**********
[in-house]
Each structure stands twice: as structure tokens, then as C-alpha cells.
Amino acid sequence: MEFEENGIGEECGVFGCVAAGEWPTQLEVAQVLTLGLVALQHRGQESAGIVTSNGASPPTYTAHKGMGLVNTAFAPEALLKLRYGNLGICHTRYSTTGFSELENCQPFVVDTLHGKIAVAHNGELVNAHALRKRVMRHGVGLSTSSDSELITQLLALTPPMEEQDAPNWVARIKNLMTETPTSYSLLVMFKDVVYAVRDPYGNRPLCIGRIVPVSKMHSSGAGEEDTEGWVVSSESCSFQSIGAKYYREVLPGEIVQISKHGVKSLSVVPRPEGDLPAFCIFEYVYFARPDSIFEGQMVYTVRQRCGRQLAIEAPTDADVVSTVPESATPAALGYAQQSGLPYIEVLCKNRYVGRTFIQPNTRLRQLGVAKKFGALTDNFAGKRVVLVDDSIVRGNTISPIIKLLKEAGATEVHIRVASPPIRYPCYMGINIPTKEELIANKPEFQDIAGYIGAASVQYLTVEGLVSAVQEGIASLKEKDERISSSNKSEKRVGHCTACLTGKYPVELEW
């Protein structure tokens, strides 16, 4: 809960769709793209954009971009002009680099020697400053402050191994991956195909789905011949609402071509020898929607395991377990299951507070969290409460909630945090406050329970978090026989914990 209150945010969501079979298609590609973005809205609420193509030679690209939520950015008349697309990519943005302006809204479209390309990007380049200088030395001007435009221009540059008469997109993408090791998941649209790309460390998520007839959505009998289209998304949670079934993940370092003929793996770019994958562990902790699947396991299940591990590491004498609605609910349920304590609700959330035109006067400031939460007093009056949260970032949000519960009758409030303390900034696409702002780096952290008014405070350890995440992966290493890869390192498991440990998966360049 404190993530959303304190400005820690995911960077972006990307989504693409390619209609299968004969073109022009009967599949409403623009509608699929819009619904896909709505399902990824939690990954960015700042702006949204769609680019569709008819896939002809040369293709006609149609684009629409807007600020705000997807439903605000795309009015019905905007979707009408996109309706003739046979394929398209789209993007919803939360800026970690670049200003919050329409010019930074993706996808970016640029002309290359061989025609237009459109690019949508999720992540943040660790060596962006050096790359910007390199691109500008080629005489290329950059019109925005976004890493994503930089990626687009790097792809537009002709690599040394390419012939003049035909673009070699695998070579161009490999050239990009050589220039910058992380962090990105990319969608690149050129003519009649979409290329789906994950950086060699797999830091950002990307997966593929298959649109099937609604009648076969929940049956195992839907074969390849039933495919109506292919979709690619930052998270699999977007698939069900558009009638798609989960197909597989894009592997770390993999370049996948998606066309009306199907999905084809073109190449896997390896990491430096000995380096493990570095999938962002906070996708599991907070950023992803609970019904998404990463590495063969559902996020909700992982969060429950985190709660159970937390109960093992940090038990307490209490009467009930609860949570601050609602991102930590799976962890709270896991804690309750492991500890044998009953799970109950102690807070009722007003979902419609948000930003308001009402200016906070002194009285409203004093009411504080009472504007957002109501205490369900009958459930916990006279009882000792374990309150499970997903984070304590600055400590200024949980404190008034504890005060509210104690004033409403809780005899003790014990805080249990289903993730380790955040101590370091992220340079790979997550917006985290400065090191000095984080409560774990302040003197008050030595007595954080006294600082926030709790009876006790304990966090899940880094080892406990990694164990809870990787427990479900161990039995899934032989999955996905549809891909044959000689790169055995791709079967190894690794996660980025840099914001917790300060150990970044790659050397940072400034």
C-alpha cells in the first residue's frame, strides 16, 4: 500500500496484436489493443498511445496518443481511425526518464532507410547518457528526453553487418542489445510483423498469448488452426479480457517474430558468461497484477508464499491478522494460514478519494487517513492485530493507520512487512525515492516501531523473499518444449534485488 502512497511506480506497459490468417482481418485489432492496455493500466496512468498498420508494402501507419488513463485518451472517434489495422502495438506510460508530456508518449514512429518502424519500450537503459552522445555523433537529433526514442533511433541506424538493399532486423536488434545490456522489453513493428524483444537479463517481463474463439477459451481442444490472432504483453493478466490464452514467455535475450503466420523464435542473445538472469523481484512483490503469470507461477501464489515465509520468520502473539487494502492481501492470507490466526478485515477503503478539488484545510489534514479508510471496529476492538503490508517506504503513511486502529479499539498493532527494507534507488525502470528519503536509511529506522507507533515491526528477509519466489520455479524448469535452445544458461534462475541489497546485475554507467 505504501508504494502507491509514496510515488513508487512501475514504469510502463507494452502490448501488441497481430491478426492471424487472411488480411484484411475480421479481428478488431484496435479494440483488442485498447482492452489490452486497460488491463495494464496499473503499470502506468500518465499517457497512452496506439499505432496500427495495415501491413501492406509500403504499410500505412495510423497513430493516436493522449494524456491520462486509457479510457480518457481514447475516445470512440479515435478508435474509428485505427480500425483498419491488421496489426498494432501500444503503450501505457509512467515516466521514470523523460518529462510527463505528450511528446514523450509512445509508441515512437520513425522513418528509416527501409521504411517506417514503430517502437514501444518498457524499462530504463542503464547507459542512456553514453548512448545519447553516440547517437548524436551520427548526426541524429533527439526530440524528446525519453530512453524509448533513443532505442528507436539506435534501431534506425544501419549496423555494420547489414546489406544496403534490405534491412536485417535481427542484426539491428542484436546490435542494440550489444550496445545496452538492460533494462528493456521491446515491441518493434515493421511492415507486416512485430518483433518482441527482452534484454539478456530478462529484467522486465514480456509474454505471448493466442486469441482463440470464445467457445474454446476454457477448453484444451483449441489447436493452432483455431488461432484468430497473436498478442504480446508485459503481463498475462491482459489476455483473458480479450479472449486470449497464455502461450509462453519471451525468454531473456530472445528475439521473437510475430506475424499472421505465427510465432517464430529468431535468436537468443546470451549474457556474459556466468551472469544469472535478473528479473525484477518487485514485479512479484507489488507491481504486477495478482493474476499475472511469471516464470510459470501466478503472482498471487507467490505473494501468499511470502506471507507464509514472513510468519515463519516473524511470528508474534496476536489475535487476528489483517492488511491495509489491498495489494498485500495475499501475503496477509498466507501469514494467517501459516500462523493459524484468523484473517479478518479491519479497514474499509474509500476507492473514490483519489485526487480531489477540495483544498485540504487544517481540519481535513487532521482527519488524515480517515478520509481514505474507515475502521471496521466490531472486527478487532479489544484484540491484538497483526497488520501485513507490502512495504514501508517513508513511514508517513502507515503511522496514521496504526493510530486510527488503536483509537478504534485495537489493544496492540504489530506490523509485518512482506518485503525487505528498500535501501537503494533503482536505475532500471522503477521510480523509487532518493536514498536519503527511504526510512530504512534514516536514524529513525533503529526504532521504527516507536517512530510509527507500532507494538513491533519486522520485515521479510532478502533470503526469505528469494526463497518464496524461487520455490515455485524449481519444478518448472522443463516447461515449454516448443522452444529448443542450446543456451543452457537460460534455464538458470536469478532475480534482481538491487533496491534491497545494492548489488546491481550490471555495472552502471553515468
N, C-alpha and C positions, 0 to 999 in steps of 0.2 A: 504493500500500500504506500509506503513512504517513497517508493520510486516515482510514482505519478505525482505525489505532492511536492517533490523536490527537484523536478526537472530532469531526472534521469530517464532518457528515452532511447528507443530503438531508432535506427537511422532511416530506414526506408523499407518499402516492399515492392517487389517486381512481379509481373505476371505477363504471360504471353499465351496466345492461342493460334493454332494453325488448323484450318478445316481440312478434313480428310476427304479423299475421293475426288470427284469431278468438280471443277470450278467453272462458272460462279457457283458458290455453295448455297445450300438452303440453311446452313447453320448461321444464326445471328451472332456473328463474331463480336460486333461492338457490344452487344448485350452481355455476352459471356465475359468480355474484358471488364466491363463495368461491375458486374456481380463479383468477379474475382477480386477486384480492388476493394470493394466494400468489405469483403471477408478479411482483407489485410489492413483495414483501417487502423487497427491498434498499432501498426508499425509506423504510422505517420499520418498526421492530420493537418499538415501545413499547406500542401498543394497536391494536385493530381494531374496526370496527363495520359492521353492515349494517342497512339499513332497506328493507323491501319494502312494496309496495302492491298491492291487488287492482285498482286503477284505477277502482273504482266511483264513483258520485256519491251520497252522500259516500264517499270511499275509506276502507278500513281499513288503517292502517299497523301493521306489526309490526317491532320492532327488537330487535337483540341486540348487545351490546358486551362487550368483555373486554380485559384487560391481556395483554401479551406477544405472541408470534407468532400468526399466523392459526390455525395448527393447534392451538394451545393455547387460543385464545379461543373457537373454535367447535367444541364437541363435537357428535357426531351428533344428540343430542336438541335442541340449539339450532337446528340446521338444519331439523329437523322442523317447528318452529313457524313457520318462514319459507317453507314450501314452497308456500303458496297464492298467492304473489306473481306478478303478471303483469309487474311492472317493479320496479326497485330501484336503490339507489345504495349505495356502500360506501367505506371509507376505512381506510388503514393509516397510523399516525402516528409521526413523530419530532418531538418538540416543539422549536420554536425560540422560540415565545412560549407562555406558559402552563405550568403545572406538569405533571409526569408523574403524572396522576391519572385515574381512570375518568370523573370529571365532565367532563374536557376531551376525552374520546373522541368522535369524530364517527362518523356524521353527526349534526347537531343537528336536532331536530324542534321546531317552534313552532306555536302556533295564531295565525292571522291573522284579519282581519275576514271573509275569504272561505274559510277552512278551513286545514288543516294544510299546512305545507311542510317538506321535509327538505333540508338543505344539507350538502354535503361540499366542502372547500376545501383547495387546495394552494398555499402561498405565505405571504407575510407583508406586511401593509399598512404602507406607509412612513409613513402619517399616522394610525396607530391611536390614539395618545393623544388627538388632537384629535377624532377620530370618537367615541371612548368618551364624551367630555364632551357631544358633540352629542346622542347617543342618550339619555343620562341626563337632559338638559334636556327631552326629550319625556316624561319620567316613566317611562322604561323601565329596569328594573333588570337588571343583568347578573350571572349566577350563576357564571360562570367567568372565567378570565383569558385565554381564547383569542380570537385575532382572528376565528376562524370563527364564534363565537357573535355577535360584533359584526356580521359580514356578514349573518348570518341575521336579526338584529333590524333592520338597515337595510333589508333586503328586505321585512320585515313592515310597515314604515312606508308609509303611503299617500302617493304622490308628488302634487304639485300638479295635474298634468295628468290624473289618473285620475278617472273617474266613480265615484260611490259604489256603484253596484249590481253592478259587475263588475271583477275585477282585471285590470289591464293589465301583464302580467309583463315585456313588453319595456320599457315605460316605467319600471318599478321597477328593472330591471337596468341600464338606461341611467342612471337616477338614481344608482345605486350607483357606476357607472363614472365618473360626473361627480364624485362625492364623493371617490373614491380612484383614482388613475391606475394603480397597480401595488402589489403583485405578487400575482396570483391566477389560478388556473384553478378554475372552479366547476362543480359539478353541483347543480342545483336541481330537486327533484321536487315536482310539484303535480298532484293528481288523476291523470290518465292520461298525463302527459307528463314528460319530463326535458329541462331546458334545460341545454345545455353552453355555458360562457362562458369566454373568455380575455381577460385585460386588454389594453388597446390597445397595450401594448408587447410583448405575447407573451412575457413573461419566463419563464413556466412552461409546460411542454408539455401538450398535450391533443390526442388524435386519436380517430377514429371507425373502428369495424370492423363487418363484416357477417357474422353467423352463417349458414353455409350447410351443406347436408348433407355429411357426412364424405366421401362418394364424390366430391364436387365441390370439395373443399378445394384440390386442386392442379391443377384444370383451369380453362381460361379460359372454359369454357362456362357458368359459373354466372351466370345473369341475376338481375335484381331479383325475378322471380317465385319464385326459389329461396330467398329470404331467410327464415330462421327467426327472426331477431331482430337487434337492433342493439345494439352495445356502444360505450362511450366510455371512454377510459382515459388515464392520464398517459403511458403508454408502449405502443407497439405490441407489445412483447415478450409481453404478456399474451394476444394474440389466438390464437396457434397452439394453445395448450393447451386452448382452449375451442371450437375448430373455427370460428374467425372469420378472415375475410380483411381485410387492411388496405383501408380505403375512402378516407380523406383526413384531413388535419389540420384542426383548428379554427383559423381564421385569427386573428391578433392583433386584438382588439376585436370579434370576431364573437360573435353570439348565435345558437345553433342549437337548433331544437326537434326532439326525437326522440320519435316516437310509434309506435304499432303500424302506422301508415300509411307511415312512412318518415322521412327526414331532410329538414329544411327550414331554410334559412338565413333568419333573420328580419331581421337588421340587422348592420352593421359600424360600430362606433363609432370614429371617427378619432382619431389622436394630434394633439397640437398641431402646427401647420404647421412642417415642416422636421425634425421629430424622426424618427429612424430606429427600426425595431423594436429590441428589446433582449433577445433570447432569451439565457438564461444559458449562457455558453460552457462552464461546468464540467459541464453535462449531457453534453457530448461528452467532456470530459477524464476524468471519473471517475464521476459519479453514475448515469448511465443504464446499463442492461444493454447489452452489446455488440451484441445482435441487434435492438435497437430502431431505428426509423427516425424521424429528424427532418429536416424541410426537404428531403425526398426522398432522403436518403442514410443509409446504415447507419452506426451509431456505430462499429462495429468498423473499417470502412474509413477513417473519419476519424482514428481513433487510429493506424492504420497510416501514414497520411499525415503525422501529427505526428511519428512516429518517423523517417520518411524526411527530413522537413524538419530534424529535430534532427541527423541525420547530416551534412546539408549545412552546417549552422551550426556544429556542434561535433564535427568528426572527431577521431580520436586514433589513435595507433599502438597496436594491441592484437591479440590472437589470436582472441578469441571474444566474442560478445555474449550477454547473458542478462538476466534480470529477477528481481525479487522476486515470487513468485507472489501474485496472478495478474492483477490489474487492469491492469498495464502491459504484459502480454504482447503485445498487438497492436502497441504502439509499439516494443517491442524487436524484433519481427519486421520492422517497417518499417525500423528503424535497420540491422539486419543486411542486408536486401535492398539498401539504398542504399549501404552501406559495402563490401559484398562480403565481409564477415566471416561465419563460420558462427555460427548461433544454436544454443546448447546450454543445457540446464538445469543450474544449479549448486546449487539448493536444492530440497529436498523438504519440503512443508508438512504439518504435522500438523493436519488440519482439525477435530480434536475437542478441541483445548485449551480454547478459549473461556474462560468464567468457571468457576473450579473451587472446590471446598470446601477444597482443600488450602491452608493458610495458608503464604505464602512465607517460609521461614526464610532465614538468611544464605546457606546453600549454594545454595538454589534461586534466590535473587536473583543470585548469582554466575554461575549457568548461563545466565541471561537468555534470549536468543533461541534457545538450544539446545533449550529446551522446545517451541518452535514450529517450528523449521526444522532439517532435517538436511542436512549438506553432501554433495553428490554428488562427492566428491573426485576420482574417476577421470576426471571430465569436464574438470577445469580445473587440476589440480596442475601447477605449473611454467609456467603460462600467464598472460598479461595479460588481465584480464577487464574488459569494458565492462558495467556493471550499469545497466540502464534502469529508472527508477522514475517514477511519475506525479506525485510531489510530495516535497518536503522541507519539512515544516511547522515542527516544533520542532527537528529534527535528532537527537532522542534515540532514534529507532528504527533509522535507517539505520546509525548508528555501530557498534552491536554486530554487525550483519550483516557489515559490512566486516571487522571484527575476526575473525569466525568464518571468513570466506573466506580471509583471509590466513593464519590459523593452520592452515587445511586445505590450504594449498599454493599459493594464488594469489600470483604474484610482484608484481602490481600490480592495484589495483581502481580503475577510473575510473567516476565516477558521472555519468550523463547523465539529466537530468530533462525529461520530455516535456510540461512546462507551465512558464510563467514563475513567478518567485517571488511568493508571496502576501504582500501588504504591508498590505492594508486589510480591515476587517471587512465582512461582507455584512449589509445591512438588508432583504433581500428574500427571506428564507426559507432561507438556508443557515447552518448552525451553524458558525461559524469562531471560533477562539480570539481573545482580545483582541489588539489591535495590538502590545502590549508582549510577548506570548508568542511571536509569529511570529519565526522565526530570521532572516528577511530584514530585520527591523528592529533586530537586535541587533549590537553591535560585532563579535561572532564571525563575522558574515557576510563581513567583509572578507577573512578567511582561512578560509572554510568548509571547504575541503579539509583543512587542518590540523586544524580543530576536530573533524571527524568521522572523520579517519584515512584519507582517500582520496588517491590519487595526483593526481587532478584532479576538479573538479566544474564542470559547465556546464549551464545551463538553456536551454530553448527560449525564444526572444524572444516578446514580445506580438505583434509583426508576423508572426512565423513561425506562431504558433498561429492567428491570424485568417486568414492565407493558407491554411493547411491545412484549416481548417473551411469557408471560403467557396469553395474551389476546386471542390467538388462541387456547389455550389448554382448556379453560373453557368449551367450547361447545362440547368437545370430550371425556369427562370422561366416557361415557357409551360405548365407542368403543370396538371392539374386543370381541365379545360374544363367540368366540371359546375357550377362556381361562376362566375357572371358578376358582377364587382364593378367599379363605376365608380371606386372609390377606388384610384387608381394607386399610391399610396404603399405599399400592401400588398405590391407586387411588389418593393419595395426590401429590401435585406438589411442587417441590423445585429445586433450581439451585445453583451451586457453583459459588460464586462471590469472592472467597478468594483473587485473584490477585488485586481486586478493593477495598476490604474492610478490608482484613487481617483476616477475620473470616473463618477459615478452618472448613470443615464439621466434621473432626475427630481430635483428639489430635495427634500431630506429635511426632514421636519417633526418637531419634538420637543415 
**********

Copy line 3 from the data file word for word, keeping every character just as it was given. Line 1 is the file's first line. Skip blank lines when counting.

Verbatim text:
Amino acid sequence: MEFEENGIGEECGVFGCVAAGEWPTQLEVAQVLTLGLVALQHRGQESAGIVTSNGASPPTYTAHKGMGLVNTAFAPEALLKLRYGNLGICHTRYSTTGFSELENCQPFVVDTLHGKIAVAHNGELVNAHALRKRVMRHGVGLSTSSDSELITQLLALTPPMEEQDAPNWVARIKNLMTETPTSYSLLVMFKDVVYAVRDPYGNRPLCIGRIVPVSKMHSSGAGEEDTEGWVVSSESCSFQSIGAKYYREVLPGEIVQISKHGVKSLSVVPRPEGDLPAFCIFEYVYFARPDSIFEGQMVYTVRQRCGRQLAIEAPTDADVVSTVPESATPAALGYAQQSGLPYIEVLCKNRYVGRTFIQPNTRLRQLGVAKKFGALTDNFAGKRVVLVDDSIVRGNTISPIIKLLKEAGATEVHIRVASPPIRYPCYMGINIPTKEELIANKPEFQDIAGYIGAASVQYLTVEGLVSAVQEGIASLKEKDERISSSNKSEKRVGHCTACLTGKYPVELEW